Want to Change Someone's Mind? Just Show Them a Random Chart
Charts are great storytelling tools. They're incredibly useful for visualizing or summarizing often complicated topics, from macroeconomic data to social and political trends. As a result, they're a favorite tool for journalists who want to convey important (but often boring) information in an attention-grabbing way.
The researchers found that when a claim about a new drug's effectiveness was presented in text form, 67% of research participants said they believed it. But when the text was accompanied by a simple graph making exactly the same claim, 97% of participants believed it.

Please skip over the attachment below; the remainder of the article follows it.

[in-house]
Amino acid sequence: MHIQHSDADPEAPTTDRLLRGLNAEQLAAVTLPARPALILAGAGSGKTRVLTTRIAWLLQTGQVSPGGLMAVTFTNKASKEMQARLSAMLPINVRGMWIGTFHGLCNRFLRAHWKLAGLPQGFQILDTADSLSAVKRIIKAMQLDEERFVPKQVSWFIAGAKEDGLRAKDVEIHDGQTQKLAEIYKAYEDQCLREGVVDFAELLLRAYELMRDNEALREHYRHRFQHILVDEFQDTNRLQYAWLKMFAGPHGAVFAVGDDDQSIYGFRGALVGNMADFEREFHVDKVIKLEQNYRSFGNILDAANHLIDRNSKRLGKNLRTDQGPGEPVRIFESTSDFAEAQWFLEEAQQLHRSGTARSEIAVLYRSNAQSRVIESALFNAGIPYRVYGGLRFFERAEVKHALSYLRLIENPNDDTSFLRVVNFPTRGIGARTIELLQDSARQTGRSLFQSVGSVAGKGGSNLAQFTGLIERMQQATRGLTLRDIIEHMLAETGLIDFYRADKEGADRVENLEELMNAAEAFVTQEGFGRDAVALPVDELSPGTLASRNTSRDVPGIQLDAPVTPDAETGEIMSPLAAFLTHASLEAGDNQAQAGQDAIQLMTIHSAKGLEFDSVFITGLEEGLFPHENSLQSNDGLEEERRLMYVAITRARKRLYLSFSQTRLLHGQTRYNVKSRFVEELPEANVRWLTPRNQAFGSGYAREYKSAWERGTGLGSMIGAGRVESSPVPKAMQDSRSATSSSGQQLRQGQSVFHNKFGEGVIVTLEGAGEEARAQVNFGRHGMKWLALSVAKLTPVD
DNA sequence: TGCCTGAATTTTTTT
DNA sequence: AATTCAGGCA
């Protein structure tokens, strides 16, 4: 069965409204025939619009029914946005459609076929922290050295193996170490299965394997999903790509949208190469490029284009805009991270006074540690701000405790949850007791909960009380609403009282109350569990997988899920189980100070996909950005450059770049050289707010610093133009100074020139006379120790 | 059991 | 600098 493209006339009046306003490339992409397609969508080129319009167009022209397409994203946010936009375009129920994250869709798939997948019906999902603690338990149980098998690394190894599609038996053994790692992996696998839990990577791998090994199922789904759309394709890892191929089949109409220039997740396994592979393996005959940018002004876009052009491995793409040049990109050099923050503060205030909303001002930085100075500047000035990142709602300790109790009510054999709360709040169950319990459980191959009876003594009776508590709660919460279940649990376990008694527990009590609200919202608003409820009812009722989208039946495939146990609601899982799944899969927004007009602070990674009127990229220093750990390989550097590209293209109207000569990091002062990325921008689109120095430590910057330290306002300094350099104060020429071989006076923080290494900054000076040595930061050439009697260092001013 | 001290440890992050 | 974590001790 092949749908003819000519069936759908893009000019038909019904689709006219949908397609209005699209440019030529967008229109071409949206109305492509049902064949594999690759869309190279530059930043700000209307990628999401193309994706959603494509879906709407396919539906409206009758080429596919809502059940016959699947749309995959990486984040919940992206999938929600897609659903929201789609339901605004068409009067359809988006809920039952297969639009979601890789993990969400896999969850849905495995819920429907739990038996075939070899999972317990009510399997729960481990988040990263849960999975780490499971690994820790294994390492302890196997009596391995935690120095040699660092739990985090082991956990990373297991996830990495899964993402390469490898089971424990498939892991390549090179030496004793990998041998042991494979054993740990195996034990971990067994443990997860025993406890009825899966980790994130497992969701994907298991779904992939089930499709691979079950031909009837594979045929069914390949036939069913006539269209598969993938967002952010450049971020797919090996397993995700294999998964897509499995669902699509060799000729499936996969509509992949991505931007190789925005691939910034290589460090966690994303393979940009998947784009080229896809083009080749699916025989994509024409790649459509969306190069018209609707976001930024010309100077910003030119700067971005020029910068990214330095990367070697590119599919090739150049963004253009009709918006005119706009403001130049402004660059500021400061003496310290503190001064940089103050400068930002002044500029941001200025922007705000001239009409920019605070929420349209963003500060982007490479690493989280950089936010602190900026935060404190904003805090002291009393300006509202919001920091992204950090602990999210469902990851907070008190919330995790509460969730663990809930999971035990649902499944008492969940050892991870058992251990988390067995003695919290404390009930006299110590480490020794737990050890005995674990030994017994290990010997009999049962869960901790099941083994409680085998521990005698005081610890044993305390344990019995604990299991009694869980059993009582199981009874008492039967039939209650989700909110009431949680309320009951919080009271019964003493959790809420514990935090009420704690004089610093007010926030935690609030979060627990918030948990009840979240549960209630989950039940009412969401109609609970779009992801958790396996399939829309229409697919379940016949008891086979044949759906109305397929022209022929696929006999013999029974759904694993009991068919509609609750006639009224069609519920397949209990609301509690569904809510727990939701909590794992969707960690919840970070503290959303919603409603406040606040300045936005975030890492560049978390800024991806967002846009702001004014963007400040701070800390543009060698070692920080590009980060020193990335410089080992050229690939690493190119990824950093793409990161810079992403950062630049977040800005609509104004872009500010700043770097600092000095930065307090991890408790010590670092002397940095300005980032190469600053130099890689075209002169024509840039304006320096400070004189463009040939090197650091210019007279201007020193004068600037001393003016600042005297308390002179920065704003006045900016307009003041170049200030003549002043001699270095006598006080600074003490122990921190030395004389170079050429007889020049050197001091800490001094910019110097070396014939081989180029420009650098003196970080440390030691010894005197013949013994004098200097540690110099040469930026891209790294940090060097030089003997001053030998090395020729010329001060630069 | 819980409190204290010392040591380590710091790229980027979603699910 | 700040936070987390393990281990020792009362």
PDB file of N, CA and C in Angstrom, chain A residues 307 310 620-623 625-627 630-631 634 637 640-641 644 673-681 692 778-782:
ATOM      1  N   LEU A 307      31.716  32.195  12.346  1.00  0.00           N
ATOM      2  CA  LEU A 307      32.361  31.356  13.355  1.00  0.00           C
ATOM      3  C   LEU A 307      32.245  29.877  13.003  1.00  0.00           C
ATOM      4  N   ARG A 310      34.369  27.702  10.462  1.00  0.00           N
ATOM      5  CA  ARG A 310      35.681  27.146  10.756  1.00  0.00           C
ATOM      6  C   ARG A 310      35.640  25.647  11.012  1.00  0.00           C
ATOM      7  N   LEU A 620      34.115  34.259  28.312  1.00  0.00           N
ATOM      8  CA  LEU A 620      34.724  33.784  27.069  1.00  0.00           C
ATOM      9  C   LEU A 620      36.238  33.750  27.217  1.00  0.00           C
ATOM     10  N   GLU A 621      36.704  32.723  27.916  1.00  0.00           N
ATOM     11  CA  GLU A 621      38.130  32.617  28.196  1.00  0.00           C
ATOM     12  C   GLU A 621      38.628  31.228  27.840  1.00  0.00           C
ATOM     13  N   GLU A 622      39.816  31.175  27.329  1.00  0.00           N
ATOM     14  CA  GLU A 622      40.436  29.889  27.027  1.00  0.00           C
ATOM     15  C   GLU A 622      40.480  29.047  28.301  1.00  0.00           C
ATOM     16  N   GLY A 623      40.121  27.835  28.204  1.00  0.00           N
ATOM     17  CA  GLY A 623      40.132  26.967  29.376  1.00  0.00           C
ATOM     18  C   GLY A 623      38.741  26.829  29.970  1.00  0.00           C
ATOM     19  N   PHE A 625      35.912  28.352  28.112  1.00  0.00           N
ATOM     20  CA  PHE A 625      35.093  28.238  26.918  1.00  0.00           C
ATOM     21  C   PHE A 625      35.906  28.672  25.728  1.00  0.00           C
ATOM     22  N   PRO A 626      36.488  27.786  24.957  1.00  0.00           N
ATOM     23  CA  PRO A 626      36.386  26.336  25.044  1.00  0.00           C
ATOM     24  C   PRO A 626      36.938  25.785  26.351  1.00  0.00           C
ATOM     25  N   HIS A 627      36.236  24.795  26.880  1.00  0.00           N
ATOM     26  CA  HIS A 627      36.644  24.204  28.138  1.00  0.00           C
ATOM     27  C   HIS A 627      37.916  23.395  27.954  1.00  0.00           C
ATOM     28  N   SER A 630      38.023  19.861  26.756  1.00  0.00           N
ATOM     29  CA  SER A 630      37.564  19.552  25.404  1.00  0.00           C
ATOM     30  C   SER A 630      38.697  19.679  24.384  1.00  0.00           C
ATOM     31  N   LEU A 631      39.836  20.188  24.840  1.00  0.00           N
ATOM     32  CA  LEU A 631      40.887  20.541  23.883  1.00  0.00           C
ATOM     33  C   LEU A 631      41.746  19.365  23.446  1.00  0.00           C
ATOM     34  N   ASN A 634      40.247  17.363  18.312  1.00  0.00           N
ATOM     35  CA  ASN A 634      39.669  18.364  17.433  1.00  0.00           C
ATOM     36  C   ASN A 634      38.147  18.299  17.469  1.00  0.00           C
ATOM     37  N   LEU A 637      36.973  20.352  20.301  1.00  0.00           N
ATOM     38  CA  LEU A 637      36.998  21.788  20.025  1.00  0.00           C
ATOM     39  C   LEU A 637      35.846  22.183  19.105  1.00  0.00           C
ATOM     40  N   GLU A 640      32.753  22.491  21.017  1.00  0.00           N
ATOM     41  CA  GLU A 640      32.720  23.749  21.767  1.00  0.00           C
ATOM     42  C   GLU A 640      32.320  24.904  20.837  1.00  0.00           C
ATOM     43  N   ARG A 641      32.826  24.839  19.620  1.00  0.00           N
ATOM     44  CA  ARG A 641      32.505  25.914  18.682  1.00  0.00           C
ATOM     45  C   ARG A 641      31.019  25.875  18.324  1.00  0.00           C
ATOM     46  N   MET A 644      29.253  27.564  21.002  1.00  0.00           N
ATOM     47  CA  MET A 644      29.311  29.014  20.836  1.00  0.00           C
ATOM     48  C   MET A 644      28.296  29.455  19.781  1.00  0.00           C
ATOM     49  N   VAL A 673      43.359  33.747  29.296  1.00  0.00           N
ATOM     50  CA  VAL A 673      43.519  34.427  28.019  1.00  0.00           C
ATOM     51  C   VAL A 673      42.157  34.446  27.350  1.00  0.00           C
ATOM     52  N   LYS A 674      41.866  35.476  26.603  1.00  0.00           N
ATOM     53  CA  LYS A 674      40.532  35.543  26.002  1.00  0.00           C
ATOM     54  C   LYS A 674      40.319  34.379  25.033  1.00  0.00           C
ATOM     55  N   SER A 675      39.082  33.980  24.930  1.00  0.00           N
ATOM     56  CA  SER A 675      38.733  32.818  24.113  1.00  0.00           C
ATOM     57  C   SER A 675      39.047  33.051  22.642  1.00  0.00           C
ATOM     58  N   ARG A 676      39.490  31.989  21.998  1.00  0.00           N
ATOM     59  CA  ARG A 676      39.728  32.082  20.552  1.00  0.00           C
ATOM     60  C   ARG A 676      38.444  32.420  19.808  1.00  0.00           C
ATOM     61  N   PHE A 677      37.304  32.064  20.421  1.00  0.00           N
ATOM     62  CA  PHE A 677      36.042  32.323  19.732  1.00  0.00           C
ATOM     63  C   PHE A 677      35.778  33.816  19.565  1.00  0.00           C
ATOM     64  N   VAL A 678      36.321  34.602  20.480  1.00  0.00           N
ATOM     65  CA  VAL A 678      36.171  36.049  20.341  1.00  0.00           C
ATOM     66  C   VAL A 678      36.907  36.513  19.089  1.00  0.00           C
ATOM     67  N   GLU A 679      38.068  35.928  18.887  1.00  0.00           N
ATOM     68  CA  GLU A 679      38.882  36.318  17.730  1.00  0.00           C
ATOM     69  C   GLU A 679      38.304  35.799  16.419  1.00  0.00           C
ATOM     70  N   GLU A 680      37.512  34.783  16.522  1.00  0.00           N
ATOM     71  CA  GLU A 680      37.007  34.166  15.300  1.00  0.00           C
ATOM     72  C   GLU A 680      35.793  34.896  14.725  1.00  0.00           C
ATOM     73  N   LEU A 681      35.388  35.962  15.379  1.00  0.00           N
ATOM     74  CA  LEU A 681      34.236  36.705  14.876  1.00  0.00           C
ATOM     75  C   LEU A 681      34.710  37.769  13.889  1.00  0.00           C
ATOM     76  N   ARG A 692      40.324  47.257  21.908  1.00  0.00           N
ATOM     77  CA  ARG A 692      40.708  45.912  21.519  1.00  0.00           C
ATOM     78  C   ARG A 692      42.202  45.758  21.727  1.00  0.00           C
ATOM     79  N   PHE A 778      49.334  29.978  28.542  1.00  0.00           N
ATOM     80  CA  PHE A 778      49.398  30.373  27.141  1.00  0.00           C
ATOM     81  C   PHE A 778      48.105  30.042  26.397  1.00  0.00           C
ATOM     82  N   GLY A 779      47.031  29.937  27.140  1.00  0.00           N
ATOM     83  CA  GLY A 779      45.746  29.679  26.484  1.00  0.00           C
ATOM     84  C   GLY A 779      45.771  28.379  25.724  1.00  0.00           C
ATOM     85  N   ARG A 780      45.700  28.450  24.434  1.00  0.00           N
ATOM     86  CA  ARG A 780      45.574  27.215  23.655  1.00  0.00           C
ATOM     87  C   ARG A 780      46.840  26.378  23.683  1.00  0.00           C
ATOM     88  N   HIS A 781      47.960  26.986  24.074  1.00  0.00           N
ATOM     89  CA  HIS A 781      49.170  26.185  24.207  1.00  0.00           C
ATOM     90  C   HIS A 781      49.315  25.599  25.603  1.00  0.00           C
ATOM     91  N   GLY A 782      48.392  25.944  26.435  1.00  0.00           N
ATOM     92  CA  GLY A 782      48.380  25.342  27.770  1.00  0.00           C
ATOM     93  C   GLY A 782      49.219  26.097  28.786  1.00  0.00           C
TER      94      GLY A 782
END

Why it matters: The researchers see a troubling problem brewing for both scientists and journalists tasked with articulating complex topics to the public. "If a claim 'looks and smells' scientific, a person may be inclined to believe," write Wansink and Tal. "In other words, communications may be made more convincing without any alteration in content, simply by virtue of being presented with elements associated with science."
Yes, charts and graphs are great, especially when deployed effectively by scientists and journalists, but they also have the potential to obfuscate and misinform. Here's a pro-tip: Always look at the data — and use those critical thinking skills first.